“What good would that do?”

“Hit would make you one o’ them in the eyes of the law.”

“I see. But, really, doesn’t that seem rather childish? I could easily convince any court that I did it under compulsion; for that’s what it would amount to.”

“I reckon you-uns would find a United States court purty hard to convince. The judge ’d right up and want to know why you let grass go to seed afore you came and informed on them.”

He paused, watched my expression, and then continued quizzically: “I reckon you wouldn’t be in no great hurry to do that.”

“No! Then, if I stirred the mash and sampled their liquor, nobody would be likely to mistreat me?”

“Shucks! Why, man, whut could they gain by hurtin’ you? At the wust, s’posin’ they was convicted by your own evidence, they’d only git a month or two in the pen. So why should they murder you and get hung for it? Hit’s all ’tarnal foolishness, the notions some folks has!”

“I thought so. Now, here! the public has been fed all sorts of nonsense about this moonshining business. I’d like to learn the plain truth about it, without bias one way or the other. I have no curiosity about personal affairs, and don’t want to learn incriminating details; but I would like to know how the business is conducted, and especially how it is regarded from the mountain people’s own point of view. I have already learned that a stranger’s life and property are safer here than they would be on the streets of Chicago or of St. Louis. It will do your country good to have that known. But I can’t say that there is no moonshining going on here; for a man with a wooden nose could smell it. Now what is your excuse for defying the law? You don’t seem ashamed of it.”

The man’s face turned an angry red.

“Mister, we-uns hain’t no call to be ashamed of ourselves, nor of ary thing we do. We’re poor; but we don’t ax no favors. We stay ’way up hyar in these coves, and mind our own business. When a stranger comes along, he’s welcome to the best we’ve got, such as ’tis; but if he imposes on us, he gits his medicine purty damned quick!”

“And you think the Government tax on whiskey is an imposition.”

“Hit is, under some sarcumstances.”

My guest stretched his legs, and “jedgmatically” proceeded to enlighten me.

“Thar’s plenty o’ men and women grown, in these mountains, who don’t know that the Government is ary thing but a president in a biled shirt who commands two-three judges and a gang o’ revenue officers. They know thar’s a president, because the men folks’s voted for him, and the women folks’s seed his pictur. They’ve heered tell about the judges; and they’ve seed the revenuers in flesh and blood. They believe in supportin’ the Government, because hit’s the law. Nobody refuses to pay his taxes, for taxes is fair and squar’. Taxes cost mebbe three cents on the dollar; and that’s all right. But revenue costs a dollar and ten cents on twenty cents’ worth o’ liquor; and that’s robbin’ the people with a gun to their faces.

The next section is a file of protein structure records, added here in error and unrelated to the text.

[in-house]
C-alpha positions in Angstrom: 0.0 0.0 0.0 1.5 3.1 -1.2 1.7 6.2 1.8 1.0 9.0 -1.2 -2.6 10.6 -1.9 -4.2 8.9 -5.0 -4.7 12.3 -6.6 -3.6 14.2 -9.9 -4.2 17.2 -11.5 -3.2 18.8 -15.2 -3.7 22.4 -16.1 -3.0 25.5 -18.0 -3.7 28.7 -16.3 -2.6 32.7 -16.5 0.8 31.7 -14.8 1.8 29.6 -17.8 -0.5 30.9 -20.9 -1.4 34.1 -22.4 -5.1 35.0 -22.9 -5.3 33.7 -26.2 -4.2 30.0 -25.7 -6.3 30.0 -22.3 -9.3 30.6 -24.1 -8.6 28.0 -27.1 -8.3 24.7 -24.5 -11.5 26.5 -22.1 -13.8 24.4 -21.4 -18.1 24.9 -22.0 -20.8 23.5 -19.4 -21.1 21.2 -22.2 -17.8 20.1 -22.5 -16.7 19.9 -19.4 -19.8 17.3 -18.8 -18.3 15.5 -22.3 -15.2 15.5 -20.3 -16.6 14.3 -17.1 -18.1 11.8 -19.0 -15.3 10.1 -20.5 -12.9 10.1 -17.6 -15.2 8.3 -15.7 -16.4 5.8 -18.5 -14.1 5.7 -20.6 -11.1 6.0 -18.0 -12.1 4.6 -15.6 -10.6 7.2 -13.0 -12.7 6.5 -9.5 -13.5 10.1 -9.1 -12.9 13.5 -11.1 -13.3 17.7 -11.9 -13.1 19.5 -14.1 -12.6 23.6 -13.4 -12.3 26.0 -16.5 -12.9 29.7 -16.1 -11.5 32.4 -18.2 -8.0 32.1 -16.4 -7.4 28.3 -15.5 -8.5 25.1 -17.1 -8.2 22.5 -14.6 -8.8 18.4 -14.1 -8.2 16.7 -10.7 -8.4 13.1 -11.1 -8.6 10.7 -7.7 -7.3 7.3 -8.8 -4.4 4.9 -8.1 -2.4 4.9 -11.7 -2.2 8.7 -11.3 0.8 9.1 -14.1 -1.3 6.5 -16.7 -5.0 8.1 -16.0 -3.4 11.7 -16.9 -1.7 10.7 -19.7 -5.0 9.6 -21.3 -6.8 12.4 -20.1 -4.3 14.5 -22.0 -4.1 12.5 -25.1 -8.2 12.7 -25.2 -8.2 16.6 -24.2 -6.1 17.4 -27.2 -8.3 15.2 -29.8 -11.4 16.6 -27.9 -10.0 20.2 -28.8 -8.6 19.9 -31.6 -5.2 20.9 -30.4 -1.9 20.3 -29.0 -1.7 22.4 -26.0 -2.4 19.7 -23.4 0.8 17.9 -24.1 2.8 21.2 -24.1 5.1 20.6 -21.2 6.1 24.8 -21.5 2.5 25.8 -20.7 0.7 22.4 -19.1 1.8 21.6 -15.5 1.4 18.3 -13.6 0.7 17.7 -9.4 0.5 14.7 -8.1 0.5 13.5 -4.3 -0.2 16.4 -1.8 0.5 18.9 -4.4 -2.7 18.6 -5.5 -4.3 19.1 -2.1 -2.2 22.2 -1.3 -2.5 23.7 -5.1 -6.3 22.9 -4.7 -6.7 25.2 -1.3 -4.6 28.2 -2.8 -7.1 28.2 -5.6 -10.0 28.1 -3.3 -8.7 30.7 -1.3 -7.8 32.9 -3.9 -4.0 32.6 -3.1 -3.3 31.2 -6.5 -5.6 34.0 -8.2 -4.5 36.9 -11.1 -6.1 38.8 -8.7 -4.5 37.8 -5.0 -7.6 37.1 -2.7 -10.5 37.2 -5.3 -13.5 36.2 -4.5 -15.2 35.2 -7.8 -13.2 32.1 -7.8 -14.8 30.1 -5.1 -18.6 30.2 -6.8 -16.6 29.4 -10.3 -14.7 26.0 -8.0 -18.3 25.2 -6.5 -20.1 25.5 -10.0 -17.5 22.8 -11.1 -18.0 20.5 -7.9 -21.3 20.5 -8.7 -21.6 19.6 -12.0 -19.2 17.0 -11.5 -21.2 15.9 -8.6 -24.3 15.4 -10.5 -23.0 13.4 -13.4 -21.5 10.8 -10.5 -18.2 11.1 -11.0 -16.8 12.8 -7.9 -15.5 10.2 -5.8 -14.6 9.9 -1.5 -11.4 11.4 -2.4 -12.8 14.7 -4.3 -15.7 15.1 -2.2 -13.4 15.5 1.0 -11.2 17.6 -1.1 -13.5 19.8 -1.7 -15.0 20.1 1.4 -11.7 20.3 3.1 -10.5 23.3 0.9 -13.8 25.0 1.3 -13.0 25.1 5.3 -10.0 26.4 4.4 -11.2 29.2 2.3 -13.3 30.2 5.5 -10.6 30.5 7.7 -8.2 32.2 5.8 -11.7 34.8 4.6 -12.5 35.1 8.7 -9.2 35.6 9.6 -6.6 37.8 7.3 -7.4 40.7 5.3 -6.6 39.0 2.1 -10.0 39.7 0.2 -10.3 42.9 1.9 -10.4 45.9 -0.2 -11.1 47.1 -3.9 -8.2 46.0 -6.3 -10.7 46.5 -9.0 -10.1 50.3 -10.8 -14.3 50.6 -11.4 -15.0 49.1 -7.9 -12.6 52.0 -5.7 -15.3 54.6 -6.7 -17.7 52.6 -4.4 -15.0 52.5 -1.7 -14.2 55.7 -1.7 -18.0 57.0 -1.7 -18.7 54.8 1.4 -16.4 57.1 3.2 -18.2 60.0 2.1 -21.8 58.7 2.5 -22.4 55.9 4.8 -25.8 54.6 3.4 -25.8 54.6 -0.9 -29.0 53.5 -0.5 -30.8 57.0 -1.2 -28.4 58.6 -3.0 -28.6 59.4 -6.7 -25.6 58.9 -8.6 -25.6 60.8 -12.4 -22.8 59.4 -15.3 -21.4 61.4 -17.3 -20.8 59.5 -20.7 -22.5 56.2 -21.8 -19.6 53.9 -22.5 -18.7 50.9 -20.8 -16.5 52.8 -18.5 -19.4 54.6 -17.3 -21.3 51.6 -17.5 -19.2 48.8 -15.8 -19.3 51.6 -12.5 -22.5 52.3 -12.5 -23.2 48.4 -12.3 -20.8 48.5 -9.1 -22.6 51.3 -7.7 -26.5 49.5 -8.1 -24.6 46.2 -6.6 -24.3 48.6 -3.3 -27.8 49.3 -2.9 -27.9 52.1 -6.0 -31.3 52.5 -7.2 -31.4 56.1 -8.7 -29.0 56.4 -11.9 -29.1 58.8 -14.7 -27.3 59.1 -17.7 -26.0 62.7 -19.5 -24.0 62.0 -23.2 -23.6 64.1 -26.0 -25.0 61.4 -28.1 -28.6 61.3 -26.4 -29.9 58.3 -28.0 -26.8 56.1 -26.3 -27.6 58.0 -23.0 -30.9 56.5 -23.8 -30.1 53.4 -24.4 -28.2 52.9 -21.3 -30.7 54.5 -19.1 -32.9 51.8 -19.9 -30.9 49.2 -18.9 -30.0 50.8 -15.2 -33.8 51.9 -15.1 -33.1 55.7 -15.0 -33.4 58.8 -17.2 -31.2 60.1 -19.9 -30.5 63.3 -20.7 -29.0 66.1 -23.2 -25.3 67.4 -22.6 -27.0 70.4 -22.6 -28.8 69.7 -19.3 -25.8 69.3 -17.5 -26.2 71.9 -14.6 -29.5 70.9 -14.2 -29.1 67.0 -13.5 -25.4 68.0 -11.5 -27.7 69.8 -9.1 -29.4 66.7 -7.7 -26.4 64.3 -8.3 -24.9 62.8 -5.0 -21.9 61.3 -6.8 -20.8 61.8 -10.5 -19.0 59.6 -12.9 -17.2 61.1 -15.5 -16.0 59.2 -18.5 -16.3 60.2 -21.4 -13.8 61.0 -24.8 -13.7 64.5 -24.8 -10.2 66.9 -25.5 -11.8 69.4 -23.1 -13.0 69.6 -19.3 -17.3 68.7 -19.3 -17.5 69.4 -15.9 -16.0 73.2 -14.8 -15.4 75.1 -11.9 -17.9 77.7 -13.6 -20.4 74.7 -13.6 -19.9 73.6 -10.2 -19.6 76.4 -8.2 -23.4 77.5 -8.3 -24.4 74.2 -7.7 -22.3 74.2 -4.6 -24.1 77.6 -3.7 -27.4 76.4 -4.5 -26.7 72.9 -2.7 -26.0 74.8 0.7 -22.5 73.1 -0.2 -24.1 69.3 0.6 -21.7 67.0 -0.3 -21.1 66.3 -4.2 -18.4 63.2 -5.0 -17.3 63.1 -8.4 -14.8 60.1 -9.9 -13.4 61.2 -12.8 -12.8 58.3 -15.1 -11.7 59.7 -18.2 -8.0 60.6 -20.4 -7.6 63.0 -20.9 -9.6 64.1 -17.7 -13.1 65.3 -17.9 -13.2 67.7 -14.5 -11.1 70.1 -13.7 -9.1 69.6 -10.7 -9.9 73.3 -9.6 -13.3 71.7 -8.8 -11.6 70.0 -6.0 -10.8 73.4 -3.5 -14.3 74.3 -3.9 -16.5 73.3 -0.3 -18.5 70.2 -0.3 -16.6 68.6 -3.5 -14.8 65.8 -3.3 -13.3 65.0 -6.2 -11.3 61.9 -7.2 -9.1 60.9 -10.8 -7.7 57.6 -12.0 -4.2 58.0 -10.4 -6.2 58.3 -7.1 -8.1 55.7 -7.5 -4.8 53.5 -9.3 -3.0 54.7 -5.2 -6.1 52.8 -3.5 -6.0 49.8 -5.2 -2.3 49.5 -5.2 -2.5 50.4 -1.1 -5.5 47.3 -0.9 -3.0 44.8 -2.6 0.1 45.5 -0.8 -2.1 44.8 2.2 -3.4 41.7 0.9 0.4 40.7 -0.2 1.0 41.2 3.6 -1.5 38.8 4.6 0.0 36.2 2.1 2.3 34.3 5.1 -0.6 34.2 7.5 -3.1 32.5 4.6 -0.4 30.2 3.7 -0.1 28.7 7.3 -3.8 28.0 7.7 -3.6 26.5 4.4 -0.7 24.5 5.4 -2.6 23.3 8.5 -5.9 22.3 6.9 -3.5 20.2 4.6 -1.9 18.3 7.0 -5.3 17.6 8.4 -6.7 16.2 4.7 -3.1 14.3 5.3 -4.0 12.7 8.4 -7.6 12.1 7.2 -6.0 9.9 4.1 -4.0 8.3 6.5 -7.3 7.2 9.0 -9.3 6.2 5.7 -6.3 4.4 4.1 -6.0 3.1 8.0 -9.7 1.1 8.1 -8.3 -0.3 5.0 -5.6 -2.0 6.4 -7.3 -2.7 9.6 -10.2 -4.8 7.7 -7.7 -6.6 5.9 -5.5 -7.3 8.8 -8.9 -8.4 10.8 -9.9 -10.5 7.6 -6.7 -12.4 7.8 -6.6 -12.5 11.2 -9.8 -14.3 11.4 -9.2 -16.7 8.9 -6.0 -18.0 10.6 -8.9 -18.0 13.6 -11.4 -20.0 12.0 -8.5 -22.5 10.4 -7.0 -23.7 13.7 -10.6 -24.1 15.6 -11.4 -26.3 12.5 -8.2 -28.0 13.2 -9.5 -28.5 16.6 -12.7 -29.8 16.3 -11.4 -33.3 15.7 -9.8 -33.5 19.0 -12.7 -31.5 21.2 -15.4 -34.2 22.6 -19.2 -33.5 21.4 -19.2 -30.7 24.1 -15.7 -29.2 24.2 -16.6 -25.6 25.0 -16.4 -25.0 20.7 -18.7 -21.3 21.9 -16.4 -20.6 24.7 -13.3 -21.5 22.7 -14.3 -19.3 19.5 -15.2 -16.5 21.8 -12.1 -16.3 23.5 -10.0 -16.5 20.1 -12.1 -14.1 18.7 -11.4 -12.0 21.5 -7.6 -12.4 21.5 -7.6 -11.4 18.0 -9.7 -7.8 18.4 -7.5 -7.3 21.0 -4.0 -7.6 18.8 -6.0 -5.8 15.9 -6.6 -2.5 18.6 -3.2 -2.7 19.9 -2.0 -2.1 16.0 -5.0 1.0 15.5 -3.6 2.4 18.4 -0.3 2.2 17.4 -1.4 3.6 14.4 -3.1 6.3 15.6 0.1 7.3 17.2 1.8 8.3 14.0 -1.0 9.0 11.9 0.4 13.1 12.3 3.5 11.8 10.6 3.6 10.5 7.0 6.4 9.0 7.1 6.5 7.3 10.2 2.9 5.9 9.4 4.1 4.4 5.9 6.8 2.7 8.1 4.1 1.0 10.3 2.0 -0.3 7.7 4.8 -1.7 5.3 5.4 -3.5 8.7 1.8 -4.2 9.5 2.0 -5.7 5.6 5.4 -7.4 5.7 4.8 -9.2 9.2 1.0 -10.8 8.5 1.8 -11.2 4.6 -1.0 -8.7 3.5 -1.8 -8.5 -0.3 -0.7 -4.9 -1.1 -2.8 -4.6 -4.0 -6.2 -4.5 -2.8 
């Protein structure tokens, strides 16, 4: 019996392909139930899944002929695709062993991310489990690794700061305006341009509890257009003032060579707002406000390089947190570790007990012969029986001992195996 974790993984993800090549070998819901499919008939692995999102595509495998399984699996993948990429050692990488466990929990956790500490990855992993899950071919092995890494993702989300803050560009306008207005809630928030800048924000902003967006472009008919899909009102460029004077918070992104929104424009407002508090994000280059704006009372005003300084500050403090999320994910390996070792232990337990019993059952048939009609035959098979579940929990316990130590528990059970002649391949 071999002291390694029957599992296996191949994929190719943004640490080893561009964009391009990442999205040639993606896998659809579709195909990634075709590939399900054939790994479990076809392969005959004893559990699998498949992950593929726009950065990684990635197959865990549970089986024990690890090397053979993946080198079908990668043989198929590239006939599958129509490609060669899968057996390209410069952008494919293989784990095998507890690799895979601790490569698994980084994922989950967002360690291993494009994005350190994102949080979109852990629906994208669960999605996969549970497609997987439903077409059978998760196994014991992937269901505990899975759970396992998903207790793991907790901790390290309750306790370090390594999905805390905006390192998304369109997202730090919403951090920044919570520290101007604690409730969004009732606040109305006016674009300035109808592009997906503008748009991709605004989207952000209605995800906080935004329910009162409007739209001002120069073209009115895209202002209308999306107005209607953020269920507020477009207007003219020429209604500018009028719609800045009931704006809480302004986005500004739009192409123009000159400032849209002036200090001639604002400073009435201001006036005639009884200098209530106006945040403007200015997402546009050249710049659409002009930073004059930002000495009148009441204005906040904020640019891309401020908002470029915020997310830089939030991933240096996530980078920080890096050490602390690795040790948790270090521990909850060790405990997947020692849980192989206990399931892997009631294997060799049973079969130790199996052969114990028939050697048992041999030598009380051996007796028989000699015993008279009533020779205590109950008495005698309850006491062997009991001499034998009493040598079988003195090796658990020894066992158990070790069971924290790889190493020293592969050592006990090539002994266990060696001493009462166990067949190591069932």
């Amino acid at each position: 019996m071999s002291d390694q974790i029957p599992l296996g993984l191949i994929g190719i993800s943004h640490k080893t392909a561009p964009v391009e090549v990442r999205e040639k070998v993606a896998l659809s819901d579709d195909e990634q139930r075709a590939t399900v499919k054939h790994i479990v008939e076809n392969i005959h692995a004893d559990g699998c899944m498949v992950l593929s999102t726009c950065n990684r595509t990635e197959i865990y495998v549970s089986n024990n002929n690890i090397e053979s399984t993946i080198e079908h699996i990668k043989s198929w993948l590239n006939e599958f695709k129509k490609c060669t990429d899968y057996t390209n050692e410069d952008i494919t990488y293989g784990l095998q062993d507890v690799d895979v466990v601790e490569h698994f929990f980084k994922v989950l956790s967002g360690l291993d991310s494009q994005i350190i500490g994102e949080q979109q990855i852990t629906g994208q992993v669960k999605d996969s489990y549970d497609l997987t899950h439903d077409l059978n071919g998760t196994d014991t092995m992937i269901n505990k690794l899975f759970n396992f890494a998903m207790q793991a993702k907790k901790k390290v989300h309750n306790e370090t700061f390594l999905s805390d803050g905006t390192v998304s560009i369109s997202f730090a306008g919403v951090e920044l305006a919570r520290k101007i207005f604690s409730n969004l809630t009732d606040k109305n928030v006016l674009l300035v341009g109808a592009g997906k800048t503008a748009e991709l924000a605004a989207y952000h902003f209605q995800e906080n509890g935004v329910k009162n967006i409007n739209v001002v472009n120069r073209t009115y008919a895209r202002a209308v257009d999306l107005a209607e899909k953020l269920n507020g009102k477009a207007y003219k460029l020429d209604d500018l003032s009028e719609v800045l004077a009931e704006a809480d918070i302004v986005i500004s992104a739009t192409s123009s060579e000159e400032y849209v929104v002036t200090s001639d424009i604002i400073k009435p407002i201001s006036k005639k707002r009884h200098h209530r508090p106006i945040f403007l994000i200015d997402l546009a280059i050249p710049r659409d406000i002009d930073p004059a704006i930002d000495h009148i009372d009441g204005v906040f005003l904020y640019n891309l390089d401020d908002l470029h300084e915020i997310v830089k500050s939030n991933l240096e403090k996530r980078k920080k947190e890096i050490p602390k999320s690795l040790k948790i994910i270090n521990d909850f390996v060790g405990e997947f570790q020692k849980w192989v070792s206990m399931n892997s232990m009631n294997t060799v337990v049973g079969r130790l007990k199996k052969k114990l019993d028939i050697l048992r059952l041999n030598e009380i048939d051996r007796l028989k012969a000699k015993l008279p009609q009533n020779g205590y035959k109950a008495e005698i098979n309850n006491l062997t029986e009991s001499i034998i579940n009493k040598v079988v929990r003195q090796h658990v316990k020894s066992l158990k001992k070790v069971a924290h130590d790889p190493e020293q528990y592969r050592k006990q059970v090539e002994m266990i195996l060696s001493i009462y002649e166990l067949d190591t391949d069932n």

“Of course, I ain’t so ignorant as all that — I’ve traveled about the country, been to Asheville wunst, and to Waynesville a heap o’ times — and I know the theory. Theory says ’t revenue is a tax on luxury. Waal, that’s all right — anything in reason. The big fellers that makes lots of money out o’ stillin’, and lives in luxury, ought to pay handsome for it. But who ever seen luxury cavortin’ around in these Smoky Mountains?”




The trails that lead hither are blind and rough. Behind the mill rises an almost precipitous mountain-side. Much of the corn is brought in on men’s backs at the dead of night.

He paused for a reply. Even then, with my limited experience in the mountains, I could not help wincing at the idea. Often, in later times, this man’s question came back to me with peculiar force. Luxury! in a land where the little stores were often out of coffee, sugar, kerosene, and even salt; where, in dead of winter, there was no meal, much less flour, to be had for love or money. Luxury! where I had to live on bear-meat (tough old sow bear) for six weeks, because the only side of pork that I could find for sale was full of maggots.

My friend continued: “Whiskey means more to us mountain folks than hit does to folks in town, whar thar’s drug-stores and doctors. Let ary thing go wrong in the fam’ly — fever, or snake bite, or somethin’ — and we can’t git a doctor up hyar less’n three days; and it costs scand’lous. The only medicines we-uns has is yerbs, which customarily ain’t no good ’thout a leetle grain o’ whiskey. Now, th’r ain’t no saloons allowed in all these western counties. The nighest State dispensary, even, is sixty miles away. 5